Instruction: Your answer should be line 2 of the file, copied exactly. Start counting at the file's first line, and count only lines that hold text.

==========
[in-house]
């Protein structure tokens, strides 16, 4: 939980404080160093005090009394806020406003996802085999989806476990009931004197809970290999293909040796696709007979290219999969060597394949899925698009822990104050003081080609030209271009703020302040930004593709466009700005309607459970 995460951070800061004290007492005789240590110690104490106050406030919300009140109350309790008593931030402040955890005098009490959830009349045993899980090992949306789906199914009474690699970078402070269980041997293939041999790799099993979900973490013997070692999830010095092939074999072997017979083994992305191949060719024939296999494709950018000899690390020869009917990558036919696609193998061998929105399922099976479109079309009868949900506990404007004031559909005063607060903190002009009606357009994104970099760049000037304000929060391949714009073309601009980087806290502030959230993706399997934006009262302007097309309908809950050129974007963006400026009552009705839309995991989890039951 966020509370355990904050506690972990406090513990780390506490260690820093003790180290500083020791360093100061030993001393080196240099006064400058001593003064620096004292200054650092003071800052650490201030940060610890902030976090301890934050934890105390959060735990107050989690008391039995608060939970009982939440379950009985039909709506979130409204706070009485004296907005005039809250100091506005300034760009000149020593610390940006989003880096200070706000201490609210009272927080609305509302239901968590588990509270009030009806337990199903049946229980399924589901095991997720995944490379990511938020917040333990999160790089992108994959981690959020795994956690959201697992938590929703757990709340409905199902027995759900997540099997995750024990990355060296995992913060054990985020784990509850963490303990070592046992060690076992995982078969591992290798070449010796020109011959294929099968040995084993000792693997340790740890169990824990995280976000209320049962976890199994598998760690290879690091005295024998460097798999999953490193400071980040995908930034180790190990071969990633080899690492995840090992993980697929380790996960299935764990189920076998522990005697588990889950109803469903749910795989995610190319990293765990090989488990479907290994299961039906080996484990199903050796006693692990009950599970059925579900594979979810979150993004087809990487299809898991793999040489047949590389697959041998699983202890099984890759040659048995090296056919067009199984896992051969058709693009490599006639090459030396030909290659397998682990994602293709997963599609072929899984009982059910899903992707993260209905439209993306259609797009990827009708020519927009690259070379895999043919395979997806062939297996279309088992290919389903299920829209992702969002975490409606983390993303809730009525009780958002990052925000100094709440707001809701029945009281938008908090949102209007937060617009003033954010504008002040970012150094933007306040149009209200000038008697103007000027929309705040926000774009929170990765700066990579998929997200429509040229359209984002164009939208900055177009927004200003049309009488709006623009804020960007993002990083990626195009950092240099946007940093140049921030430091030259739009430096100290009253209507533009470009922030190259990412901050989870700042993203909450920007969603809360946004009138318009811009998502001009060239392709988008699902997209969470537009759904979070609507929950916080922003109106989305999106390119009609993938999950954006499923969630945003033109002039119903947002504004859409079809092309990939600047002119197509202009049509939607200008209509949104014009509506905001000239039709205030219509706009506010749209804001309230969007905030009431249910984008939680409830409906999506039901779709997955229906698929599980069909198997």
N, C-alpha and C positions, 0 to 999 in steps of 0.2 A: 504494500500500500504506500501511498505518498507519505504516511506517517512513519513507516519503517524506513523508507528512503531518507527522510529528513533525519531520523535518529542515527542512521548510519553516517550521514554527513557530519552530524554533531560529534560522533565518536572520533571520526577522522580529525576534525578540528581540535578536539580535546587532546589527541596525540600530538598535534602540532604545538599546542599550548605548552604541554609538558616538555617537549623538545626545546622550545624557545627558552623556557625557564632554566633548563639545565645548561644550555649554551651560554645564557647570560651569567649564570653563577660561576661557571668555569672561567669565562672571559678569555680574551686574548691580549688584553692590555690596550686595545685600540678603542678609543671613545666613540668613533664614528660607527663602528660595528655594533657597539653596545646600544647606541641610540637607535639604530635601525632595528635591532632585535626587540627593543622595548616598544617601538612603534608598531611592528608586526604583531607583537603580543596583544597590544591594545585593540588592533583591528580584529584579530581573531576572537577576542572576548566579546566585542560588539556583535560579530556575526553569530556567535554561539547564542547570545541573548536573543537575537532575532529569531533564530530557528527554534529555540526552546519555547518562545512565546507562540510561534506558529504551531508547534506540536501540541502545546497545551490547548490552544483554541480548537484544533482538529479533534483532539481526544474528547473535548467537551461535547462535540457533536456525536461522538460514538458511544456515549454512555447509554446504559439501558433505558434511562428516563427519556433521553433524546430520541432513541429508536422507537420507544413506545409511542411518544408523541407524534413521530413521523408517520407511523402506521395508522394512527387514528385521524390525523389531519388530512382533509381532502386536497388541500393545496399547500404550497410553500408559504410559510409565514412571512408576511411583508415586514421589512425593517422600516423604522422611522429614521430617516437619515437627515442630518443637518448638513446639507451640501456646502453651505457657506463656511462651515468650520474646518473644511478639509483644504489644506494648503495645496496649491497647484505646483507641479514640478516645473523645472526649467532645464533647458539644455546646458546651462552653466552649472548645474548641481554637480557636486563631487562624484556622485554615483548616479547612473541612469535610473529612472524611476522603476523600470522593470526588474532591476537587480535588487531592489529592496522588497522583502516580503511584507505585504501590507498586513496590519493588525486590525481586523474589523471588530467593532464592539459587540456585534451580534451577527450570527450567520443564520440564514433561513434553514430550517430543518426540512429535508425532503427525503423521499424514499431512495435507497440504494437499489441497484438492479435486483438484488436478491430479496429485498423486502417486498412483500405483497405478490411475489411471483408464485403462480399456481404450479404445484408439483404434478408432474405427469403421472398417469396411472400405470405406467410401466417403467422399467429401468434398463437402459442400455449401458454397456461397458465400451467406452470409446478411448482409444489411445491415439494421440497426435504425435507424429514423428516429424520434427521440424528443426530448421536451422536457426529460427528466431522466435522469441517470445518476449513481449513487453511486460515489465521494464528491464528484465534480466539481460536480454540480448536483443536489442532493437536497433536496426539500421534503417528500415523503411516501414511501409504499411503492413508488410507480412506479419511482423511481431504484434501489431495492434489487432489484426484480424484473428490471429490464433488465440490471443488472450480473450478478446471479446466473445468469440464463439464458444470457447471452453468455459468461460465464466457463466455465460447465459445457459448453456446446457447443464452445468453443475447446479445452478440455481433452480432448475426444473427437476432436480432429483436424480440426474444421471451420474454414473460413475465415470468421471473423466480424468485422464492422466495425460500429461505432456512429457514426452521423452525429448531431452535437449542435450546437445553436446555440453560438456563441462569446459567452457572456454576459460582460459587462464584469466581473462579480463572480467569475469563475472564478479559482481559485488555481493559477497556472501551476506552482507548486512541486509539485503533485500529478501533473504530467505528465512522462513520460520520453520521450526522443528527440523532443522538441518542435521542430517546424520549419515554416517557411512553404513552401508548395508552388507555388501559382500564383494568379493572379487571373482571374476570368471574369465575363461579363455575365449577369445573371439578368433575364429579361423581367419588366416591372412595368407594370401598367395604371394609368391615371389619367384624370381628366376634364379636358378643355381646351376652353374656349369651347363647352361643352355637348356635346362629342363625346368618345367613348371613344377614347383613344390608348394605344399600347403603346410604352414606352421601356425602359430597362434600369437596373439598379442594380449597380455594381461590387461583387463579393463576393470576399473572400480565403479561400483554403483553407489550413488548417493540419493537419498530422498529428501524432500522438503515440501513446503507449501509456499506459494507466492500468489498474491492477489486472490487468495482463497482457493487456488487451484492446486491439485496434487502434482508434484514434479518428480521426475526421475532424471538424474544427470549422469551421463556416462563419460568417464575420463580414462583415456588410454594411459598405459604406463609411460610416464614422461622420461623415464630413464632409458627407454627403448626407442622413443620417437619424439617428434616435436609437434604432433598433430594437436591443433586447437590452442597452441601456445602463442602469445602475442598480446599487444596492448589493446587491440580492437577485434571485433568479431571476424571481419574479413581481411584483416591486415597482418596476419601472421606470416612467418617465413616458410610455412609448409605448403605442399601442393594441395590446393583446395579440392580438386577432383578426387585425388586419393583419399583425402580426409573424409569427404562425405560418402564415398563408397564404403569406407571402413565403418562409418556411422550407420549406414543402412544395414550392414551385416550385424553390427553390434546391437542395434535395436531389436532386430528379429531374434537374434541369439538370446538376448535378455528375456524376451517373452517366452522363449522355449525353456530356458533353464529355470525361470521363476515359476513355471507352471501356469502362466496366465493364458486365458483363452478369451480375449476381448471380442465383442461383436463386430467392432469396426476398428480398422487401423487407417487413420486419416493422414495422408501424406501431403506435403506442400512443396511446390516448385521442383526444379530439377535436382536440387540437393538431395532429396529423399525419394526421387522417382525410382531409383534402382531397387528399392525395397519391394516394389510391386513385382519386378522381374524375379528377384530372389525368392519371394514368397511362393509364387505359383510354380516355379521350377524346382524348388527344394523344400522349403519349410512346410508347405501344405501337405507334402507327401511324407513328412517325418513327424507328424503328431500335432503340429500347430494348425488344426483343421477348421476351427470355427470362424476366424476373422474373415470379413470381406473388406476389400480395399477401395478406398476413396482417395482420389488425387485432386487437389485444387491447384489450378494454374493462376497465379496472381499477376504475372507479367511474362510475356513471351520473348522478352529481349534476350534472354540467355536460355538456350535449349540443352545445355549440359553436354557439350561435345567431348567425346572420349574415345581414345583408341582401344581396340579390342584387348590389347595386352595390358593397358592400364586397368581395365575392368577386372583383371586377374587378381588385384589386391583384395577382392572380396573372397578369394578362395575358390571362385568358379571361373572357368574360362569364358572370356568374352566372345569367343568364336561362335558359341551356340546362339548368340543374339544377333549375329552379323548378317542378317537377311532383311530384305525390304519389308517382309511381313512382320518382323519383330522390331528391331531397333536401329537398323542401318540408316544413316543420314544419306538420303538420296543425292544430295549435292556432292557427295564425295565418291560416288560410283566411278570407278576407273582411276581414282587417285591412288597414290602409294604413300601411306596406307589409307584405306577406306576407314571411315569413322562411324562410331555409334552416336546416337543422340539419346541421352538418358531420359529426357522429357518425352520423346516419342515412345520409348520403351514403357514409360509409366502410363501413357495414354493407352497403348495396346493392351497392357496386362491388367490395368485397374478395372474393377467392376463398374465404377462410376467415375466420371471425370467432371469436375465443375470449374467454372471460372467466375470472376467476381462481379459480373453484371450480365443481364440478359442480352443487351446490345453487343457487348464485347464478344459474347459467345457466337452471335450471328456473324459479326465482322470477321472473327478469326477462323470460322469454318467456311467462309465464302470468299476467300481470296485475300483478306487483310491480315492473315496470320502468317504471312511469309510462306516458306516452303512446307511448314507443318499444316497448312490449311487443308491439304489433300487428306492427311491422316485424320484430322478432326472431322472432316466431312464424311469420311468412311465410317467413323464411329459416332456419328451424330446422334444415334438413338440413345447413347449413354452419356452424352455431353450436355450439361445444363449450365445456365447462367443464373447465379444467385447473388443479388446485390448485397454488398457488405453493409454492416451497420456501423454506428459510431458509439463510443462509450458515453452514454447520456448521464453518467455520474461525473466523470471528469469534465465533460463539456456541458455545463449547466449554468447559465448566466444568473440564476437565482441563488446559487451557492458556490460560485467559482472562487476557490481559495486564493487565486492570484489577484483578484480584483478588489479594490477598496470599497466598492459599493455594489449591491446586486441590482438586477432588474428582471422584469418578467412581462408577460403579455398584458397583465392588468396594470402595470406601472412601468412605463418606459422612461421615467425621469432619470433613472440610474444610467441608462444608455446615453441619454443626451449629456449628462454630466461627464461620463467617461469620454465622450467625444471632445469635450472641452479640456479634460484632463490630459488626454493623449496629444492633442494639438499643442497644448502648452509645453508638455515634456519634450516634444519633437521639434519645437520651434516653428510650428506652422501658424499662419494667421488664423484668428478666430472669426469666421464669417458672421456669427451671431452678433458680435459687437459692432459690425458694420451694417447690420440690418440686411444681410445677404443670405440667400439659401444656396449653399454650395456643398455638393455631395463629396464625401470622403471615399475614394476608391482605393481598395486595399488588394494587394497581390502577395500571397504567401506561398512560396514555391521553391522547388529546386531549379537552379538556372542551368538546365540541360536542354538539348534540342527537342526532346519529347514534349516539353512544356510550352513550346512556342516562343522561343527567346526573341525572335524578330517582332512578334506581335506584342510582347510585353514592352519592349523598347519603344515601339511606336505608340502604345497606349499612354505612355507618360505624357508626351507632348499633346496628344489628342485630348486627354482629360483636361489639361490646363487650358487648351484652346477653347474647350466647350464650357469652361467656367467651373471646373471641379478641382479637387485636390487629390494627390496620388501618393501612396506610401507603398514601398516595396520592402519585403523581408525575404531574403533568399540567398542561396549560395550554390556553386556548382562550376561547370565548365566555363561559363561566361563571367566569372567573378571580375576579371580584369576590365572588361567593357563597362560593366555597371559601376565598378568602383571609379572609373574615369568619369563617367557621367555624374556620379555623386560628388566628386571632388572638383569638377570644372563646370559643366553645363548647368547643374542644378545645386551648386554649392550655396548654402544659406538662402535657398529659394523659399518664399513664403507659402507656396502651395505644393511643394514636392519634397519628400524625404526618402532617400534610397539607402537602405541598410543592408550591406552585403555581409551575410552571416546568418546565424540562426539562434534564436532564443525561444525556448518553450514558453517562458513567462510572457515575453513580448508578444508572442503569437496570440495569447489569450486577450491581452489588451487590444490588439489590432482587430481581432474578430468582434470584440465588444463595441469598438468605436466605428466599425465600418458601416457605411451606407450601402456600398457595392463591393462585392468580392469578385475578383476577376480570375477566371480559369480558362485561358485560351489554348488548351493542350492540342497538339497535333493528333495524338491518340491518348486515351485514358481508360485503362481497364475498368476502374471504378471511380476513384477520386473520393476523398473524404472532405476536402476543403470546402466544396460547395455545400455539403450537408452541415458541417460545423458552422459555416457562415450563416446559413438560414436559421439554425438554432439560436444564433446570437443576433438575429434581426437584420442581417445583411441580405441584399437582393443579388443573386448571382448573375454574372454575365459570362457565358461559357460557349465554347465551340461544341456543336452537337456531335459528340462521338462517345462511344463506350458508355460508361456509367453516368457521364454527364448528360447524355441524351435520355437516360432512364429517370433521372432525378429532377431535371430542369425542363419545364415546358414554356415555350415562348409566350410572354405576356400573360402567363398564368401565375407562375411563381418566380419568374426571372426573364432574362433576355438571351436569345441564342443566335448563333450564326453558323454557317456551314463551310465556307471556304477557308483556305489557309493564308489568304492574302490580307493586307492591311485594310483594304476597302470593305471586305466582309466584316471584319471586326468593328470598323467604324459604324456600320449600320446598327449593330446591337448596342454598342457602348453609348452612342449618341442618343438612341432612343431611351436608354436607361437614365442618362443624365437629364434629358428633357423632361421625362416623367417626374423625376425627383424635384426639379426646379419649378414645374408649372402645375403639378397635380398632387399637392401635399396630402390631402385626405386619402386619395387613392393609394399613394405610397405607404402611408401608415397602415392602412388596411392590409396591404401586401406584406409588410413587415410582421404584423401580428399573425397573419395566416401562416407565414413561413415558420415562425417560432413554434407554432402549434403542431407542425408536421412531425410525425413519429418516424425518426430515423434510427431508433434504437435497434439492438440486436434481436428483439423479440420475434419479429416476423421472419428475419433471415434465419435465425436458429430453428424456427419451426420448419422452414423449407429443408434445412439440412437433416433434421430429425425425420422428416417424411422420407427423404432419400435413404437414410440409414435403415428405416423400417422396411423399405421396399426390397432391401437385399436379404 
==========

């Protein structure tokens, strides 16, 4: 939980404080160093005090009394806020406003996802085999989806476990009931004197809970290999293909040796696709007979290219999969060597394949899925698009822990104050003081080609030209271009703020302040930004593709466009700005309607459970 995460951070800061004290007492005789240590110690104490106050406030919300009140109350309790008593931030402040955890005098009490959830009349045993899980090992949306789906199914009474690699970078402070269980041997293939041999790799099993979900973490013997070692999830010095092939074999072997017979083994992305191949060719024939296999494709950018000899690390020869009917990558036919696609193998061998929105399922099976479109079309009868949900506990404007004031559909005063607060903190002009009606357009994104970099760049000037304000929060391949714009073309601009980087806290502030959230993706399997934006009262302007097309309908809950050129974007963006400026009552009705839309995991989890039951 966020509370355990904050506690972990406090513990780390506490260690820093003790180290500083020791360093100061030993001393080196240099006064400058001593003064620096004292200054650092003071800052650490201030940060610890902030976090301890934050934890105390959060735990107050989690008391039995608060939970009982939440379950009985039909709506979130409204706070009485004296907005005039809250100091506005300034760009000149020593610390940006989003880096200070706000201490609210009272927080609305509302239901968590588990509270009030009806337990199903049946229980399924589901095991997720995944490379990511938020917040333990999160790089992108994959981690959020795994956690959201697992938590929703757990709340409905199902027995759900997540099997995750024990990355060296995992913060054990985020784990509850963490303990070592046992060690076992995982078969591992290798070449010796020109011959294929099968040995084993000792693997340790740890169990824990995280976000209320049962976890199994598998760690290879690091005295024998460097798999999953490193400071980040995908930034180790190990071969990633080899690492995840090992993980697929380790996960299935764990189920076998522990005697588990889950109803469903749910795989995610190319990293765990090989488990479907290994299961039906080996484990199903050796006693692990009950599970059925579900594979979810979150993004087809990487299809898991793999040489047949590389697959041998699983202890099984890759040659048995090296056919067009199984896992051969058709693009490599006639090459030396030909290659397998682990994602293709997963599609072929899984009982059910899903992707993260209905439209993306259609797009990827009708020519927009690259070379895999043919395979997806062939297996279309088992290919389903299920829209992702969002975490409606983390993303809730009525009780958002990052925000100094709440707001809701029945009281938008908090949102209007937060617009003033954010504008002040970012150094933007306040149009209200000038008697103007000027929309705040926000774009929170990765700066990579998929997200429509040229359209984002164009939208900055177009927004200003049309009488709006623009804020960007993002990083990626195009950092240099946007940093140049921030430091030259739009430096100290009253209507533009470009922030190259990412901050989870700042993203909450920007969603809360946004009138318009811009998502001009060239392709988008699902997209969470537009759904979070609507929950916080922003109106989305999106390119009609993938999950954006499923969630945003033109002039119903947002504004859409079809092309990939600047002119197509202009049509939607200008209509949104014009509506905001000239039709205030219509706009506010749209804001309230969007905030009431249910984008939680409830409906999506039901779709997955229906698929599980069909198997």